You Don’t Always Have to Actually “Go” to the Doctor: Why Virtual Care is the Next Big Thing

As a young professional, the economics of the doctor’s visit make that strep throat all the more difficult to swallow.

For simple follow-ups and prescriptions for routine health matters, people are missing hours of work commuting, waiting, commuting, and then waiting some more. Not to mention the painfully limited options of timely diagnosis and treatment outside of “regular business hours” and the pollution factor that comes along with the average waiting room.

Enter the world of Telemedicine and Virtual Care, the operationally efficient future of healthcare; using video conferencing, secure messaging, and other digital tools to connect physicians to both patients and critical information, anywhere and anytime.

The thing is, that future is pretty much already here – just not enough Canadians seem to know about it.


The broader concept of Telemedicine spans everything from general consultations to inter-physician collaboration and all the way to remote, ongoing digital monitoring of patients who have suffered serious medical incidents like heart failure. But from a day-to-day perspective, a basic use case is powerful enough to imagine…

Your eye is starting to look like mangled cherry. It’s 7pm on a Thursday and you’re not really in a position to leave the house for an indeterminate amount of time. Chances are, you have a basic case of conjunctivitis and all you need is a prescription. What do you do?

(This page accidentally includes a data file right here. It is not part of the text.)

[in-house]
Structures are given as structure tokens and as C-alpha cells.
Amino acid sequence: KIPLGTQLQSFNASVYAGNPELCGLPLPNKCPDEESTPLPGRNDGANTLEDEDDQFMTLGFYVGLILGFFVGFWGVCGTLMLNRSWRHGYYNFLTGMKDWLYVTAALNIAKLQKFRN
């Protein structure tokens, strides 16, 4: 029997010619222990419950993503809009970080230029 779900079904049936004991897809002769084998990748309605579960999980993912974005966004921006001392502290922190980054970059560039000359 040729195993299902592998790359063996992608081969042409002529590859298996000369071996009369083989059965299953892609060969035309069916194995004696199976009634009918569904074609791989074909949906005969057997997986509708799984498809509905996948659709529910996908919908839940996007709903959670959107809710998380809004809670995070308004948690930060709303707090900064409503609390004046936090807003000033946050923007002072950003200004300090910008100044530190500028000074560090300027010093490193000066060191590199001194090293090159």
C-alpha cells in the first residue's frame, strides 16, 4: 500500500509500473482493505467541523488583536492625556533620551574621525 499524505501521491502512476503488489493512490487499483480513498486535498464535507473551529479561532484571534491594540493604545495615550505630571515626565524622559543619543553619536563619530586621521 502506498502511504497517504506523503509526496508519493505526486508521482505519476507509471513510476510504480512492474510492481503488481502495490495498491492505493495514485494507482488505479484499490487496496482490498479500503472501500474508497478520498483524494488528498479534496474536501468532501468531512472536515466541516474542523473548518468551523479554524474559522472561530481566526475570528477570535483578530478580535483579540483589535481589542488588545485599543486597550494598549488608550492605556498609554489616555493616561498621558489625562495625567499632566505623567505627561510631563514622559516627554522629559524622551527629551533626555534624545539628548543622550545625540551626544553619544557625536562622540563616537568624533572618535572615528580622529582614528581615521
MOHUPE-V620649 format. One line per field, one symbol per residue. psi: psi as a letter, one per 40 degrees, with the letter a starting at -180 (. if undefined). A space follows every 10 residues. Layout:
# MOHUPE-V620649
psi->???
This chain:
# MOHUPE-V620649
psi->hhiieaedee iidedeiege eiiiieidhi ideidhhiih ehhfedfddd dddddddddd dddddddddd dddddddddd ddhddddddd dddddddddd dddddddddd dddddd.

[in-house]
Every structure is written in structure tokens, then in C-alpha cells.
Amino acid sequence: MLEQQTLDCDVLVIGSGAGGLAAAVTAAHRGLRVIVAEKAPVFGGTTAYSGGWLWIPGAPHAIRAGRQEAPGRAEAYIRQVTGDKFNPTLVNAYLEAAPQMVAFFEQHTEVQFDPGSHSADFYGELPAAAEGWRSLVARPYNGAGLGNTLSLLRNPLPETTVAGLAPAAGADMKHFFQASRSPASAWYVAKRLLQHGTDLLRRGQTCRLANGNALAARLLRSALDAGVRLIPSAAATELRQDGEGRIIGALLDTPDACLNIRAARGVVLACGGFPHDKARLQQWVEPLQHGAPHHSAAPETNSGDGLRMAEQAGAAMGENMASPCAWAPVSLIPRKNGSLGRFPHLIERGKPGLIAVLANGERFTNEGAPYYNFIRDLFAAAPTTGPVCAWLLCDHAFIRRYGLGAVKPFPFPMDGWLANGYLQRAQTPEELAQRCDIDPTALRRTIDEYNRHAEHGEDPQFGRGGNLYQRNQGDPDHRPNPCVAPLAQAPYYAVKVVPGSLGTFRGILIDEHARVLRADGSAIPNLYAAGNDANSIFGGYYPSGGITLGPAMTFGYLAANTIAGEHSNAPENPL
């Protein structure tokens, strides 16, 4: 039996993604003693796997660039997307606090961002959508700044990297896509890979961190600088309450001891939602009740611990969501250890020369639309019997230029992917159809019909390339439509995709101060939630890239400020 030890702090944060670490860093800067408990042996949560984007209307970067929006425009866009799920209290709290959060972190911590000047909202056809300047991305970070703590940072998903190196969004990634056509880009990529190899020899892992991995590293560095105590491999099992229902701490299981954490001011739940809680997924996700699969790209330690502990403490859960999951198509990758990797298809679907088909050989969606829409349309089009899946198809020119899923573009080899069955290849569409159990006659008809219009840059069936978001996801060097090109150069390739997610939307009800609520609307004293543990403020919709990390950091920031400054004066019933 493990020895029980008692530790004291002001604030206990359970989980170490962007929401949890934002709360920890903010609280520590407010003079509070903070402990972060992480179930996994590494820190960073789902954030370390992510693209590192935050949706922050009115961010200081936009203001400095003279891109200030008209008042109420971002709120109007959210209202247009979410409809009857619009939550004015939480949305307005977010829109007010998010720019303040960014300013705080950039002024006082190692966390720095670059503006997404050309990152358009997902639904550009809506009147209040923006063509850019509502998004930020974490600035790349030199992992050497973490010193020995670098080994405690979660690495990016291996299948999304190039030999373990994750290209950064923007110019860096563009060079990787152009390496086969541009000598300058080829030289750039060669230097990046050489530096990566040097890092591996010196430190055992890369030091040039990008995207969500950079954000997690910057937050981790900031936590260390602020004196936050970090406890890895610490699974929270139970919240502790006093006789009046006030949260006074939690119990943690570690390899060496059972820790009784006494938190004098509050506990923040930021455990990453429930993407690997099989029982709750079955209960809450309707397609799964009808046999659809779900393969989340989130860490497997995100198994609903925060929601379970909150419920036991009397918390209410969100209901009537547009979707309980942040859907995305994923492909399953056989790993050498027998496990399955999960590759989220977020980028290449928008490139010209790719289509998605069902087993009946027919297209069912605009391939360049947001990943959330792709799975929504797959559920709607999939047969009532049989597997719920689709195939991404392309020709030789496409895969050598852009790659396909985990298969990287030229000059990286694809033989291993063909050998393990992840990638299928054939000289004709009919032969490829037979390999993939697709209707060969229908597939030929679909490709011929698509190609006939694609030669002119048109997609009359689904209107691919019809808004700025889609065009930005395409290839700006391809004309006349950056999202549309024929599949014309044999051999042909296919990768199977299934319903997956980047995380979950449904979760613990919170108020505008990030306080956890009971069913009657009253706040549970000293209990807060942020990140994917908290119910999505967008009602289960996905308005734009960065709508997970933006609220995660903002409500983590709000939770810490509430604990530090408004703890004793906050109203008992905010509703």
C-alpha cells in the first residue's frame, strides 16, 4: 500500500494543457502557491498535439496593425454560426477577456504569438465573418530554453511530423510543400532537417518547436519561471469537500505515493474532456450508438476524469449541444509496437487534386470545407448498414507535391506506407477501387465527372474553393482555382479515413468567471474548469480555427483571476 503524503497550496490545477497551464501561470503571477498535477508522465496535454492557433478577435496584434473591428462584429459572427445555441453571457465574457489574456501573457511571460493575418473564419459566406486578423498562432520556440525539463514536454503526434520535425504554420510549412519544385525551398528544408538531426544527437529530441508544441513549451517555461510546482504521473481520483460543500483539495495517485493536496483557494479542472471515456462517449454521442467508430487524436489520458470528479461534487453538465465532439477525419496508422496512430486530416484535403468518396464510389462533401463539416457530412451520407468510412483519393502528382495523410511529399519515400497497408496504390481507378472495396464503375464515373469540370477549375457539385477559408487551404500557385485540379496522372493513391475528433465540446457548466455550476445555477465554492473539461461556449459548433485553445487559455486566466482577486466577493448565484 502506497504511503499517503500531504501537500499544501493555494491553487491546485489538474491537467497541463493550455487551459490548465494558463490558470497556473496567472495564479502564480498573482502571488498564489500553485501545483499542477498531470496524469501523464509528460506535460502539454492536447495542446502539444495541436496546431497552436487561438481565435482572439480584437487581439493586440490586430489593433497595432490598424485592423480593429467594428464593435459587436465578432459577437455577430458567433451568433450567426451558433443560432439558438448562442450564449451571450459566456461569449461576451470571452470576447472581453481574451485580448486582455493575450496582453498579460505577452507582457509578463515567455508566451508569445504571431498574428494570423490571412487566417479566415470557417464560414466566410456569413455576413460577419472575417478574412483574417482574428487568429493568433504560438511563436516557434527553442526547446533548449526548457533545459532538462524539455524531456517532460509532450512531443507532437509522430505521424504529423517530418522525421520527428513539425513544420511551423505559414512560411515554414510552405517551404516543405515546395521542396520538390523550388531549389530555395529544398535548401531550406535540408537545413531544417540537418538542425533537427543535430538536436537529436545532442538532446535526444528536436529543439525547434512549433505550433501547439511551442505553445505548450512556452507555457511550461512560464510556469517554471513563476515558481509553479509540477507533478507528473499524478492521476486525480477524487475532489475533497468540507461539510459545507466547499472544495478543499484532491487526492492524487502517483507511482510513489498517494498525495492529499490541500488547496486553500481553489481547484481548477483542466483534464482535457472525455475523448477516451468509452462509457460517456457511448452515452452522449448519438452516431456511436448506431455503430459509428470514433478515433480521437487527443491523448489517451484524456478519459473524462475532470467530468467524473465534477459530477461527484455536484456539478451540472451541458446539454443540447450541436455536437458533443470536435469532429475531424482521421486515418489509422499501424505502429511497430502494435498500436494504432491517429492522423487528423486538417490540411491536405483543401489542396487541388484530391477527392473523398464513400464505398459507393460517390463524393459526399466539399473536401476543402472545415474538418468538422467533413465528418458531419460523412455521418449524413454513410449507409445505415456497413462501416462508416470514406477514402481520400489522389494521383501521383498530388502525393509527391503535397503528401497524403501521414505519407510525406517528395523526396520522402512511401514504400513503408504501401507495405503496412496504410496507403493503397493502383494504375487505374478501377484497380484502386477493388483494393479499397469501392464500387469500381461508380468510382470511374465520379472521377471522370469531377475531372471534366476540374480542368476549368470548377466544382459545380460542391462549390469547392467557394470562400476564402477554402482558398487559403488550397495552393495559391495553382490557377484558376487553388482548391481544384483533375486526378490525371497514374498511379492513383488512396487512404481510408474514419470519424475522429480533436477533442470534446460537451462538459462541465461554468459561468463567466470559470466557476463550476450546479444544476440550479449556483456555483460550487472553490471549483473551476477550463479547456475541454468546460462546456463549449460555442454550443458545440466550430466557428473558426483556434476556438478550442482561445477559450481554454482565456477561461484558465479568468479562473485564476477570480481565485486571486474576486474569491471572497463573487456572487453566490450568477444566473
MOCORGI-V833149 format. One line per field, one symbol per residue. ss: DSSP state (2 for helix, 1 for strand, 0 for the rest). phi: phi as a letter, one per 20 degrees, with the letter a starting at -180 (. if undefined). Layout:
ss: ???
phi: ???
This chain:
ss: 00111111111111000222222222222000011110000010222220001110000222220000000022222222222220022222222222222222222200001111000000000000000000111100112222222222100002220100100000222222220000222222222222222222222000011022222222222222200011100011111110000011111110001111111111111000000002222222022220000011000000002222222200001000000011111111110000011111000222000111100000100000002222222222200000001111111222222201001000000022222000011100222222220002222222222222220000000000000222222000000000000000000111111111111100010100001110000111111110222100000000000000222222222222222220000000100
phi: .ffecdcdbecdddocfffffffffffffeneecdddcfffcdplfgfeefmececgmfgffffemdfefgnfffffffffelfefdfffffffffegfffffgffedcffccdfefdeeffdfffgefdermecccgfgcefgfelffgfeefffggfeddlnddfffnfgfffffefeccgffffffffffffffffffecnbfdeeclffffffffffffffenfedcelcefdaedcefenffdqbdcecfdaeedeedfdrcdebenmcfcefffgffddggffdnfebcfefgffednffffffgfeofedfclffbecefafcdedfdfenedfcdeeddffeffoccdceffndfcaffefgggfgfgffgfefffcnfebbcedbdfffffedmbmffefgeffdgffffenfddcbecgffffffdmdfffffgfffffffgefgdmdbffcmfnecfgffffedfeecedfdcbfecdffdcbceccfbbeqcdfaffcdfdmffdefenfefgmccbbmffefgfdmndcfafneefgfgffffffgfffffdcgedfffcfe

Well, in the world of virtual care, you could just fire up your smartphone, start a video chat with a physician, send them a high-res photo of your gnarly peeper, get a confident diagnosis, receive a digital copy of a prescription, print it and then walk to the closest pharmacy. Or even better, someone on the physician’s side of the chat could send the prescription off to the pharmacy for you, leaving you with the simple task of a pick-up.

The same goes for a disruptive skin issue, intense pain during urination, debilitating sinus congestion, or even a general follow-up for your bronchitis when you have a broken ankle.

QHR Technologies is a Canadian software company based on out of British Columbia that provides a platform called Medeo through which physicians across the country can have just those kinds of interactions with their patients; secure video chat, private messaging, and file sharing. The doctor licenses the Medeo software, the patient sets up an account, and from that point on, it’s health-centric Skype.

While this is a game-changer for the most time-sensitive of us, it’s even more of a game-changer for the most isolated of us.

Equinoxe Life Care, through their BC Virtual Clinic, uses the Medeo platform to provide virtual care to thousands of people in underserviced areas and remote locations. By leveraging a pool of “shared” medical resources, they also offer support access to those without a personal, dedicated physician.

And it may or may not surprise you to know that a large percentage of people using virtual visits are using them to address mental health and sexual health issues; two areas of dialogue that seem to benefit greatly from a digital buffer.

“Doctors are saying that they’re seeing patients open up a lot more virtually than in person,” says Marc Faktor, the Head of Business Development for Medeo’s Virtual Care & Innovation division. “They’re seeing this ‘Virtual Care Effect’ come into play, as their patients tend to share more and feel more comfortable talking to them in the comfort of their own home, without the pressures that come along with an in-person visit.”